Monday, September 14, 2009

B's NewsBlast! - Kess (finally) on the move?

*The latest according to Kevin Paul Dupont from the Globe &;

*Photo credit to the Golbe & Getty Images

Kiss Kessel goodbye?

Just hours before the Bruins skated yesterday at the Garden for their first bona fide training camp workout, the ever-active rumor mill in Toronto had the Maple Leafs tabling the best offer yet for Boston free agent Phil Kessel. To wit: for a pair of first-round picks and one second-round pick, Boston general manager Peter Chiarelli could be free at last from his summer ’09 migraine, and the 21-year-old Kessel could call southern Ontario home.

“Partially true,’’ said one source familiar with the talks between the teams, which have been going on for more than two weeks. “Toronto also wants a third-rounder along with Kessel.’’
Meanwhile, Kessel’s agent, Wade Arnott, attended the Leafs’ workout in Toronto. No, he did not have Kessel at his elbow, wearing a raincoat, skimmer, and sunglasses. But Arnott was spotted talking to GM Brian Burke’s top lieutenant, Dave Nonis, who now has the charge of handling the trade talks with Chiarelli.

For the moment, and possibly well on into November, Kessel holds the cards as a restricted free agent. If Chiarelli were to make a deal with, say, the Predators, Nashville GM David Poile would only give up assets if he is assured Kessel will sign in Tune Town. Likewise, the Leafs won’t flip picks and/or players Boston’s way unless Chiarelli already has inked Kessel to a sign-and-trade.
All signs point to Kessel preferring the Leafs over the Predators, which, if nothing else, proves he did learn something during his year at the University of Minnesota. Decent team, the Preds, but there is only one Toronto (unless Jim Balsillie succeeds in divvying up the hockey mecca).
The dynamic of the Kessel proceedings will shift as late November approaches because Kessel, per the collective bargaining agreement, cannot play in the NHL this season unless he has signed a deal by Dec. 1. But with Toronto so aggressively in the hunt, it’s doubtful it will play out that long. Clearly, Burke is trying to consummate a deal rather than extend Kessel an offer sheet, which had to be the context of the discussions between Chiarelli and Burke when they were spotted across from the Garden at The Four’s two weeks ago, according to a source inside the Canal St. eatery.

Asked yesterday if he cared to comment on the Kessel situation, Chiarelli said via email, “No, but thanks for asking.’’ Burke, reached via phone in Toronto last night, said, “The Maple Leafs cordially decline your request.’’ Everyone is just too polite for words, which makes your faithful scribe think the whole thing could get Bob Probert nasty in short order.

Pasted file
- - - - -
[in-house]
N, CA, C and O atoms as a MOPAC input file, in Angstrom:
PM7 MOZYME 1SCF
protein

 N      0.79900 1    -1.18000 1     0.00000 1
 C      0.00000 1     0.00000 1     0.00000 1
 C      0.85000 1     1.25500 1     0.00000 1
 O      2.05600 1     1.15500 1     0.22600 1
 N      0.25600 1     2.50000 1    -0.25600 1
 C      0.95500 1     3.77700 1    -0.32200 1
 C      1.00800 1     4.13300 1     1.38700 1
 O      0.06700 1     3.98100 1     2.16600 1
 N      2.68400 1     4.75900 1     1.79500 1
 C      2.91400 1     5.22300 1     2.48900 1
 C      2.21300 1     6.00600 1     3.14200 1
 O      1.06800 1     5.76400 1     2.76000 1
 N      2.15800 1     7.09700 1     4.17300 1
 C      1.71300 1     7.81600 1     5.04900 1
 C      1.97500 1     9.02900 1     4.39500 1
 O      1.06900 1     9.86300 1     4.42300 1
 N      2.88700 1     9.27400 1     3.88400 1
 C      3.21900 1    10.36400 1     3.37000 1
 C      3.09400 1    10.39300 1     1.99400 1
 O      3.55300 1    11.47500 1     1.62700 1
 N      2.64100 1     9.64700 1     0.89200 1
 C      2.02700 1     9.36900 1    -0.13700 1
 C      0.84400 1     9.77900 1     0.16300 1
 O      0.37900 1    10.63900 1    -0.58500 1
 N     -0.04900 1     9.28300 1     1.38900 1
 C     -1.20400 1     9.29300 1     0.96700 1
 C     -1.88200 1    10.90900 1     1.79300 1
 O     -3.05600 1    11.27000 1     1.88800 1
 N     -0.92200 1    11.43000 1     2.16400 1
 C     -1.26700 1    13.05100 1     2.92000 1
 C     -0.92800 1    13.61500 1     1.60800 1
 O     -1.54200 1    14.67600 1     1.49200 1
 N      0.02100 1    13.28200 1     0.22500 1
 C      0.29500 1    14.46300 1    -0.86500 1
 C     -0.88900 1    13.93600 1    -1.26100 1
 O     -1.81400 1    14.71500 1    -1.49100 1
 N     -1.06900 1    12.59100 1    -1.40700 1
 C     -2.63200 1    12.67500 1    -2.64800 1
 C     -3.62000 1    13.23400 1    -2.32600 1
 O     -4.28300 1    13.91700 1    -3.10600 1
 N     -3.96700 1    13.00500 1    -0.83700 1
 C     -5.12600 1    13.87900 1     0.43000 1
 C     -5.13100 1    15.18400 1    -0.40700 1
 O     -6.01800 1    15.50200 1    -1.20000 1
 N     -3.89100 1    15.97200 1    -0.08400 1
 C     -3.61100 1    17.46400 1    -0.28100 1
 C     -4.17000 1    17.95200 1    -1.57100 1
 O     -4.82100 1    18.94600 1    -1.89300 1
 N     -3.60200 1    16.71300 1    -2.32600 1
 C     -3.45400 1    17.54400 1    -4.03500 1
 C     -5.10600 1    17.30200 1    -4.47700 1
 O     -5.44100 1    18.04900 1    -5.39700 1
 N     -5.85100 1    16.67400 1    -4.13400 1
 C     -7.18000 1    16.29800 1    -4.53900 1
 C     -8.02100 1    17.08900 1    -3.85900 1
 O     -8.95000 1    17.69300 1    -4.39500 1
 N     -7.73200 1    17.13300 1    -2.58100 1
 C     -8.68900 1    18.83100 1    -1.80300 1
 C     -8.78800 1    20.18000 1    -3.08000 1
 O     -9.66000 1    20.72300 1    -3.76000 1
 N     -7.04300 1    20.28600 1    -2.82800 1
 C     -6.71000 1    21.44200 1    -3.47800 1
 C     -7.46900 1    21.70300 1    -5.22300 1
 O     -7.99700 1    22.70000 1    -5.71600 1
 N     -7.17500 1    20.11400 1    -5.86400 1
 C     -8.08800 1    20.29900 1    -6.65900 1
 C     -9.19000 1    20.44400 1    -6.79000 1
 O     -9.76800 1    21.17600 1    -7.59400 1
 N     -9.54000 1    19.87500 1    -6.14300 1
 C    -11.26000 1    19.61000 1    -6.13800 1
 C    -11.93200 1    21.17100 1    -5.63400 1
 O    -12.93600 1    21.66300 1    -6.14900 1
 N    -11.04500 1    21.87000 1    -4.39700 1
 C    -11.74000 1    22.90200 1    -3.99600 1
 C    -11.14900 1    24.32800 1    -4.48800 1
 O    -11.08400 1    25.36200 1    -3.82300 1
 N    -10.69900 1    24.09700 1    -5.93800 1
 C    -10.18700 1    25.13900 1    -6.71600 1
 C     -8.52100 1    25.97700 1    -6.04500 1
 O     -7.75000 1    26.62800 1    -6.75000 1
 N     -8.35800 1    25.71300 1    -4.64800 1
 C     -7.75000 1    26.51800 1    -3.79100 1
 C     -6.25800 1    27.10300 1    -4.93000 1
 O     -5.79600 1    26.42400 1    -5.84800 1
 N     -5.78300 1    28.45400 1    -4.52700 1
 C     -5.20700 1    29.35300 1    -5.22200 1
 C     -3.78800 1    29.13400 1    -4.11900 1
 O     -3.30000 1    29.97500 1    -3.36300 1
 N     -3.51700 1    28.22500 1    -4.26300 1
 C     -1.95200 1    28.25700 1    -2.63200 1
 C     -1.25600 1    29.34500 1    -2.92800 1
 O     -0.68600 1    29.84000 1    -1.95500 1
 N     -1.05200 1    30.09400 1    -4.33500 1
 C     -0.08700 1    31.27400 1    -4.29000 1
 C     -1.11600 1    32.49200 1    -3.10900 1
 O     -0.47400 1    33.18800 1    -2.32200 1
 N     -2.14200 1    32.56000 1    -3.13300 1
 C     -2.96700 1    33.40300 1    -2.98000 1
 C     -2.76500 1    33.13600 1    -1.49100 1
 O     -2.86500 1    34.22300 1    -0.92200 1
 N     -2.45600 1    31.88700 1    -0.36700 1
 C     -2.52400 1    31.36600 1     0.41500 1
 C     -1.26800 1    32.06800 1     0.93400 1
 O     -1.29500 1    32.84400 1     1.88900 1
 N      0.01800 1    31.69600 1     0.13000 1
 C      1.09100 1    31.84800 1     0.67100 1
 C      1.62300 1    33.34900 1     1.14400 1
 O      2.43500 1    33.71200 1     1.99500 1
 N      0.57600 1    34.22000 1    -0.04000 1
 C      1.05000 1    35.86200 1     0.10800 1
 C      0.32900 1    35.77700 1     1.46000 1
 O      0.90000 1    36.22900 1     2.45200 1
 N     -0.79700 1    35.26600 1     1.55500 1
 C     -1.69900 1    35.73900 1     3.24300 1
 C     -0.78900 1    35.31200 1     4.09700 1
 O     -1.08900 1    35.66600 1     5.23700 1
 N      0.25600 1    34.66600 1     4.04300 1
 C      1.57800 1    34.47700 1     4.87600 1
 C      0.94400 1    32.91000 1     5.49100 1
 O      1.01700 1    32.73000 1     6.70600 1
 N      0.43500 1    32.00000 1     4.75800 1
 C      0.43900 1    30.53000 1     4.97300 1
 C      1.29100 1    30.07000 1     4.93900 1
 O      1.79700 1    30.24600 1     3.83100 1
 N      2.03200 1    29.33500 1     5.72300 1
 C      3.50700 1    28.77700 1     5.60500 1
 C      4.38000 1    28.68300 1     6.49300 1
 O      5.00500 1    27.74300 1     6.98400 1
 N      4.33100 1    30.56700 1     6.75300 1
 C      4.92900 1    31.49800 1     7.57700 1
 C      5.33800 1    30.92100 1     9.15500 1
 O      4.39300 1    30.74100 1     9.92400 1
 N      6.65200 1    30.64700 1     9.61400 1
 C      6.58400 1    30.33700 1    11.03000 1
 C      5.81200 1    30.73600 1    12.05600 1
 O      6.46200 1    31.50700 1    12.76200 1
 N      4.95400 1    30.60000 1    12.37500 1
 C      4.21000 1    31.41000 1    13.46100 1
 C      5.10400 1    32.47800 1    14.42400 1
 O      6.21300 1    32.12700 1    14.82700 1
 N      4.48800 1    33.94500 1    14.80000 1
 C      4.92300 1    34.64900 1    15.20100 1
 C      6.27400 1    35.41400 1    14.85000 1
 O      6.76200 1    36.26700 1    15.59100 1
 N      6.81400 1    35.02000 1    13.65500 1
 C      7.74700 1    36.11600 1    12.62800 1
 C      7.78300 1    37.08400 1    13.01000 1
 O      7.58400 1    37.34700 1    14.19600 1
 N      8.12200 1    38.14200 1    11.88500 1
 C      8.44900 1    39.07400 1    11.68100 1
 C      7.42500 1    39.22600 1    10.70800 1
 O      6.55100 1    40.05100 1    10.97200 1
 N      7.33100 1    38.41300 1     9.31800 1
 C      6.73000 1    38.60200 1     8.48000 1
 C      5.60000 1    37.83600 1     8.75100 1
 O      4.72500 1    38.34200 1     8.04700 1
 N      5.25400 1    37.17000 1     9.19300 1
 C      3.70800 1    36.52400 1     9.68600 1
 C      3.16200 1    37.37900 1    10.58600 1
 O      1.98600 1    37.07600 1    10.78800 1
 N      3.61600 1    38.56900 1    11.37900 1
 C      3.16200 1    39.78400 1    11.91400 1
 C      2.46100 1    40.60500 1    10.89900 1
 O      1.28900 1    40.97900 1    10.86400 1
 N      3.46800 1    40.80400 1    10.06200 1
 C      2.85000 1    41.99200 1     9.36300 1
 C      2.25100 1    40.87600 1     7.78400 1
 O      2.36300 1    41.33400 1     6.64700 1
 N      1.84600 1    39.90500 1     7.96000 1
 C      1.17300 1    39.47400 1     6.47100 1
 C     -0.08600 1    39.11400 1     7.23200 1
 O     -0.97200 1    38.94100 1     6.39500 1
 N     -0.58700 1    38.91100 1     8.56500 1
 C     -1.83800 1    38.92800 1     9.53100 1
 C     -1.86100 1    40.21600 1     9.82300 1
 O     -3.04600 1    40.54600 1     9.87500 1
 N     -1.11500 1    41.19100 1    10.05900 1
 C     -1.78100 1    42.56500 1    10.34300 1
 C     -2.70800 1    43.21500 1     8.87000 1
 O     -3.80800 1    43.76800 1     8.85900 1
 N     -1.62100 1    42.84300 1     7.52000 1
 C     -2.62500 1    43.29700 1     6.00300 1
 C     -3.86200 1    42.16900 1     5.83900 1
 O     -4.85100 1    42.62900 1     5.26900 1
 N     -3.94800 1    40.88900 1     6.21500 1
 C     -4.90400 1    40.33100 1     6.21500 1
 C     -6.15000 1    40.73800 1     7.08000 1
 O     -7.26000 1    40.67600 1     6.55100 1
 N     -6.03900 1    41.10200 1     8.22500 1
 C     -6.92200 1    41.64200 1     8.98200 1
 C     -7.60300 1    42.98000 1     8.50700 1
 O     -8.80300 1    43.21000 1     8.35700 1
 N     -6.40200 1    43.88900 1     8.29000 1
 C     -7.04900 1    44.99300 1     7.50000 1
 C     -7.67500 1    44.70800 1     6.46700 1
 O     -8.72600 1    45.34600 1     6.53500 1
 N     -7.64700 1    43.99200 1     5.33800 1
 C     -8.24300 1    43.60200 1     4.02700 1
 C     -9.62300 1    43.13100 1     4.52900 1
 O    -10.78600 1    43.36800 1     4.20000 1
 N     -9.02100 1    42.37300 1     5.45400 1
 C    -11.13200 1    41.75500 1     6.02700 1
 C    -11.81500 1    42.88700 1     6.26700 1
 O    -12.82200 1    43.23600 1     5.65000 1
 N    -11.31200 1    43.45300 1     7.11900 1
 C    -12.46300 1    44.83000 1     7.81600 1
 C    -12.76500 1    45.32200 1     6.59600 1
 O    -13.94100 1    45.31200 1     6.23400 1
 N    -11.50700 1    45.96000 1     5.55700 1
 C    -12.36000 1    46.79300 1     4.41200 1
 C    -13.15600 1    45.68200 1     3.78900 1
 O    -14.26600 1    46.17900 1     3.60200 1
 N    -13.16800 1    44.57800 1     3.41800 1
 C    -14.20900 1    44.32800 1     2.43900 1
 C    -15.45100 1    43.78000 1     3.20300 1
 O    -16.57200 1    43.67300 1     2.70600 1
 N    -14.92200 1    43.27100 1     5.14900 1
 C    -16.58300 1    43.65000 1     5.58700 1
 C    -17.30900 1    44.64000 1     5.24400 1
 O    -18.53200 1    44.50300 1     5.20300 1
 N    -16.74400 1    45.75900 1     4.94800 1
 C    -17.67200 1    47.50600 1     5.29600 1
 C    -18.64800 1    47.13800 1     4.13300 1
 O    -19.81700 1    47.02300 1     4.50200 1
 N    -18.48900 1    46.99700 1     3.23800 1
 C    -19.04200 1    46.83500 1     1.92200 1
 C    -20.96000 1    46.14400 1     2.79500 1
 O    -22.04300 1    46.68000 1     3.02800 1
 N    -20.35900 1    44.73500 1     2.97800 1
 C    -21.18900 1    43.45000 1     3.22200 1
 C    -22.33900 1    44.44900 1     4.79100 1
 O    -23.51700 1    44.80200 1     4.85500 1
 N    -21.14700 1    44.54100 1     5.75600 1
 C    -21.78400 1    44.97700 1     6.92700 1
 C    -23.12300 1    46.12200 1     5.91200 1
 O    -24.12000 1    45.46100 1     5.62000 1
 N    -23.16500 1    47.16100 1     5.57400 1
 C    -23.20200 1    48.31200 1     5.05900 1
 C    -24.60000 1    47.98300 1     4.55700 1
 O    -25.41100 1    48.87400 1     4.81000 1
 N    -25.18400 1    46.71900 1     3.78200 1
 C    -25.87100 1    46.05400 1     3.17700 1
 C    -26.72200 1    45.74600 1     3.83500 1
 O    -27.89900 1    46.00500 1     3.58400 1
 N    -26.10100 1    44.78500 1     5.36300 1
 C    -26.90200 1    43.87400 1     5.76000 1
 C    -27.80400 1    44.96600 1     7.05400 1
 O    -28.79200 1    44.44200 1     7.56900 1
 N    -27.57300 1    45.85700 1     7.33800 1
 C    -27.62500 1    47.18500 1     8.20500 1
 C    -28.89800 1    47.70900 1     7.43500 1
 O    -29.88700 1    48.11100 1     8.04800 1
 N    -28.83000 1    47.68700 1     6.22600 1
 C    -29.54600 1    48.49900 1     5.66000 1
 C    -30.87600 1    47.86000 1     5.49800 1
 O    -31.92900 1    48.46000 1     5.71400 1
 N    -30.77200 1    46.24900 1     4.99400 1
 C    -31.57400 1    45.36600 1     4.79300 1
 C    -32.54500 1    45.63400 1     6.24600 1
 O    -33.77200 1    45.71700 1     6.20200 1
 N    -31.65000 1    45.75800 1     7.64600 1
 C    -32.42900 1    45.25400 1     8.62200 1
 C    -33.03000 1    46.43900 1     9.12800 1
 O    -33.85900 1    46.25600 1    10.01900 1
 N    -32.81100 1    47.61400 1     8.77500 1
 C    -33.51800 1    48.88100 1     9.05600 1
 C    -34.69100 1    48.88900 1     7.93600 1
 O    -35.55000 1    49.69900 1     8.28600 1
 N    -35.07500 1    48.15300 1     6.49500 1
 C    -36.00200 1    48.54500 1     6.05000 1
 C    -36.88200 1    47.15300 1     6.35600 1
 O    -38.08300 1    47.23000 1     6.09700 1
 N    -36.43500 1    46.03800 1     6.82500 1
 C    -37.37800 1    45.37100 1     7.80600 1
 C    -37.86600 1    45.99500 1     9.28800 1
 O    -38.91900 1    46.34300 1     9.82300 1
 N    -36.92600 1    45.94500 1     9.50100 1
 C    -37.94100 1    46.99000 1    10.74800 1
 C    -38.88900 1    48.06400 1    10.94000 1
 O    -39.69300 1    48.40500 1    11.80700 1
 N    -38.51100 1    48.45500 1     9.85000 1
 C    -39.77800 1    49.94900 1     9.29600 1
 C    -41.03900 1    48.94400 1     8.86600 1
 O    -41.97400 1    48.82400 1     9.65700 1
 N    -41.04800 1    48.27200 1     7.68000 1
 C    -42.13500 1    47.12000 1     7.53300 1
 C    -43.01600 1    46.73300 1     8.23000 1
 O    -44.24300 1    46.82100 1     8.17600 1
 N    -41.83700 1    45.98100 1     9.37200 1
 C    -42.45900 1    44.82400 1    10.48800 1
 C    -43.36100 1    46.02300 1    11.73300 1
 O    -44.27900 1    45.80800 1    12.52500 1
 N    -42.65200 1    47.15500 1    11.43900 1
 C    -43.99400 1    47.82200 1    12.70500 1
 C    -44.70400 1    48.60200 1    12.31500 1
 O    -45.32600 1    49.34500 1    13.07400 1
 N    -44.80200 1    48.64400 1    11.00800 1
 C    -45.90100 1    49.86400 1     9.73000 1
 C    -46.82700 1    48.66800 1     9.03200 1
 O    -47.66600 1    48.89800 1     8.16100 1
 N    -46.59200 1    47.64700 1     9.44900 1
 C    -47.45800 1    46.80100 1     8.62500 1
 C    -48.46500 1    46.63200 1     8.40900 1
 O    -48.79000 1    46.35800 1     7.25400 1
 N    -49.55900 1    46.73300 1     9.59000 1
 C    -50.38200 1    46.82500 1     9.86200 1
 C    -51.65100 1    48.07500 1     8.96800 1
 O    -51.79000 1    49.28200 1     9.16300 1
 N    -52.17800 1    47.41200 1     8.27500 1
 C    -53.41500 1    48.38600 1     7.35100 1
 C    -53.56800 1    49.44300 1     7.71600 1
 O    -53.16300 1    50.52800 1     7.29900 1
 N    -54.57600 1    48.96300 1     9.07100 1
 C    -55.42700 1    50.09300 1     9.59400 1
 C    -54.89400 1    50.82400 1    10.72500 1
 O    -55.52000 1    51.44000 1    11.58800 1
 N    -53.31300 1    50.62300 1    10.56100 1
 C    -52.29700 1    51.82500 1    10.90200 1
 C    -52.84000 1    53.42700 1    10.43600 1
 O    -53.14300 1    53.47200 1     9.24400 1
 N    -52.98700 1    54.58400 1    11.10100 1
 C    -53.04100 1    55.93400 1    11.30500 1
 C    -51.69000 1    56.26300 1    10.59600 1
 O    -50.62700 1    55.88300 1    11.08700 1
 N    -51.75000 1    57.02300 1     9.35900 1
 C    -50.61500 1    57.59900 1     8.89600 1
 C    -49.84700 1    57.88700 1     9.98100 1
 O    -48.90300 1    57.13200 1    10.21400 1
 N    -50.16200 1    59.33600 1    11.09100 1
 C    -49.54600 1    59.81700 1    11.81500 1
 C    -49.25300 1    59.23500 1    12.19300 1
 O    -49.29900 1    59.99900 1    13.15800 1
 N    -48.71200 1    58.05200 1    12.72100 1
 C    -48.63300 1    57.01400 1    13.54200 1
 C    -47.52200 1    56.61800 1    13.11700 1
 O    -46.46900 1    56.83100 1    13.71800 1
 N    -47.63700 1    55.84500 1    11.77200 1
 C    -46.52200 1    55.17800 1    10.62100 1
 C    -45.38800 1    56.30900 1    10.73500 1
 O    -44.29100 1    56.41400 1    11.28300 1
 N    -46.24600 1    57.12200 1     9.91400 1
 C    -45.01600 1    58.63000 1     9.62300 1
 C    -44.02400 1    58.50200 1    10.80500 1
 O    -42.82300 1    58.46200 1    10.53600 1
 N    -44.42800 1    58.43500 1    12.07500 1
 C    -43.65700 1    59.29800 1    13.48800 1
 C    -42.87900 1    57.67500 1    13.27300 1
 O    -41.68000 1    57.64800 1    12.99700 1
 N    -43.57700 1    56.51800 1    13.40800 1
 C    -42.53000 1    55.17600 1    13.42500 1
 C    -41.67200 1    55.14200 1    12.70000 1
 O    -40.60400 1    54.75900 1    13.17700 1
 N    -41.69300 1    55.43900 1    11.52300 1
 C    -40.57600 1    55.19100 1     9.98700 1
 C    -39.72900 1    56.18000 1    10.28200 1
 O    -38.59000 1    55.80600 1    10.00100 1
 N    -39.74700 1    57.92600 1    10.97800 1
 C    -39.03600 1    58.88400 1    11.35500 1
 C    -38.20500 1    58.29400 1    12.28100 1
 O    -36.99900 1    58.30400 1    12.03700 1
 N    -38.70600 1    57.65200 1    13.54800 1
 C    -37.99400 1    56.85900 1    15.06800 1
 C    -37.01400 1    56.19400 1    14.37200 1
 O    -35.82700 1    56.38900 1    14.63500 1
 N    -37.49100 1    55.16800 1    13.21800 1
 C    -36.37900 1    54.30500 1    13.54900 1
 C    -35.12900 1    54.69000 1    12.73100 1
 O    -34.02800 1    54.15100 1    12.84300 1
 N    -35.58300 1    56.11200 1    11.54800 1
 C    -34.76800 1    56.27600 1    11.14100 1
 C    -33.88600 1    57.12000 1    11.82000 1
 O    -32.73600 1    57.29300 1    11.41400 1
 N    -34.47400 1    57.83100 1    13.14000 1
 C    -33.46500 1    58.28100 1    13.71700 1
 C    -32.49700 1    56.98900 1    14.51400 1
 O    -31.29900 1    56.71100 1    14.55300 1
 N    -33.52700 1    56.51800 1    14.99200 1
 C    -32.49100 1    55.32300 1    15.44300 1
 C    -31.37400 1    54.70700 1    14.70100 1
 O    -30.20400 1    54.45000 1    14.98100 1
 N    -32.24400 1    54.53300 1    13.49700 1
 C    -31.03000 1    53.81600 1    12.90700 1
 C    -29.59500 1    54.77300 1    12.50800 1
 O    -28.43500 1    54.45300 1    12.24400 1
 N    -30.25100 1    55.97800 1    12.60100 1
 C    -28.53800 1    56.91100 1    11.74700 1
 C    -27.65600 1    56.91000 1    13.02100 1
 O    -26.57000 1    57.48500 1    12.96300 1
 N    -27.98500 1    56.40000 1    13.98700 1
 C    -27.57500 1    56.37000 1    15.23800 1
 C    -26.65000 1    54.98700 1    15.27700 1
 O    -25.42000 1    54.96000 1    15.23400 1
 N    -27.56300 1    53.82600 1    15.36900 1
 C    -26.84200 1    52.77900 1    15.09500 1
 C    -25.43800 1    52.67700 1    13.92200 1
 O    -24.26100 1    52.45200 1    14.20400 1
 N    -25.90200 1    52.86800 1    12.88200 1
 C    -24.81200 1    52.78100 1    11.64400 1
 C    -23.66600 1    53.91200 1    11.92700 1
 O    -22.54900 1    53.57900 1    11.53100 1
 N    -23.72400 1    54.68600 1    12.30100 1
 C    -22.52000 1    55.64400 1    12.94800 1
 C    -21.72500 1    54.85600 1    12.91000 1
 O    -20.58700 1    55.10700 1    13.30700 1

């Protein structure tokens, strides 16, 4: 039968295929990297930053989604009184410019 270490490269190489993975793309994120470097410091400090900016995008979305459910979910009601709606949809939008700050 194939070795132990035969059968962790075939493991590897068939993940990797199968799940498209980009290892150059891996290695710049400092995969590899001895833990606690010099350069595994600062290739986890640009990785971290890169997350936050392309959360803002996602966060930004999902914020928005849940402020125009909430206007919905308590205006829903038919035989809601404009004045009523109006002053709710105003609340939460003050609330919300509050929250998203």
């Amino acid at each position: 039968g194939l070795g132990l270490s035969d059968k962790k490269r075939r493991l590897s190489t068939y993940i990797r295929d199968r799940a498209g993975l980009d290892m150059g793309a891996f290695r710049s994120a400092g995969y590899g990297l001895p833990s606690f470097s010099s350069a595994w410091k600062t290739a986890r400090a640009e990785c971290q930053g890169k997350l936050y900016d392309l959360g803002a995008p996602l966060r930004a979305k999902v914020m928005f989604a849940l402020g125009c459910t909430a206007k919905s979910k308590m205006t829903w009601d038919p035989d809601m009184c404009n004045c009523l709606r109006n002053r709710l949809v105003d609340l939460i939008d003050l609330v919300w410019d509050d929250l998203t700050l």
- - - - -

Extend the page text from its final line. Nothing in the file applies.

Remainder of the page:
Chiarelli has what Burke wants, and Kessel’s agent already has informed the Bruins that he is done negotiating with the Spoked-B franchise. Both Kessel and Arnott have shot down that impasse, which was reported here first last week, but that’s only because they don’t want Kessel’s reputation in Boston to morph into what Dany Heatley’s became in Ottawa when he requested out over the summer (a wish that was granted Saturday when Heatley was dished to the Sharks).

When the summer began, Chiarelli said he would match any offer Kessel received. As the weeks went by, he amended that, saying he would match an offer “within reason.’’ Now, if he doesn’t cut a deal with Burke, who happens to be the GM in the city where Kessel wants to play, he is left vulnerable to the Leafs piling the cash high for the former first-round pick (No. 5, 2006), and the Bruins getting only a first-, second-, and third-rounder in return.

Long ago, the New York Rangers used an ugly offer sheet to try to hijack Joe Sakic away from Colorado. The overall deal was three years/$21 million, with $15 million up front as a signing bonus, followed by three years of salary at $2 million per. Toronto is the richest franchise in the Original 30, and easily could emulate the Sakic deal. For instance, if the Leafs were to pay Kessel $25 million over five years, they easily could afford to pay him $15 million up front and spread the salary out over five years. In less than 12 months, Kessel would pocket $17 million. That likely would not fit Chiarelli’s “within reason’’ standard. For now, unless there is some huge shift on both sides, Kessel is as good as gone. All that remains to be seen is what the Bruins get in return.

In the Boston front office, they’ve spent months warming to the idea that they can win without Kessel, and they are probably right, given that they have the Norris Trophy winner in Zdeno Chara and the Vezina Trophy winner in Tim Thomas. In the Boston cookbook, most of its tasty concoctions based on defensive ingredients, Kessel is viewed as that little sprig of parsley that makes the plate look better but really doesn’t factor into whether the meal is a true success.
Meanwhile, the Leafs are in rebuilding mode, with Burke eager, perhaps desperate, to infuse some legit scoring pop.

The Leafs’ offense is so thin they brought ex-Bruin Jason Allison to camp on an invite. Now 34, Allison hasn’t suited up for an NHL game since the spring of 2006. Get the idea why the Leafs are willing to pay a price for Kessel that Chiarelli & Co. deem absurd? A goal scorer by trade, with 66 on his career résumé, Kessel is poised for a pot of gold.

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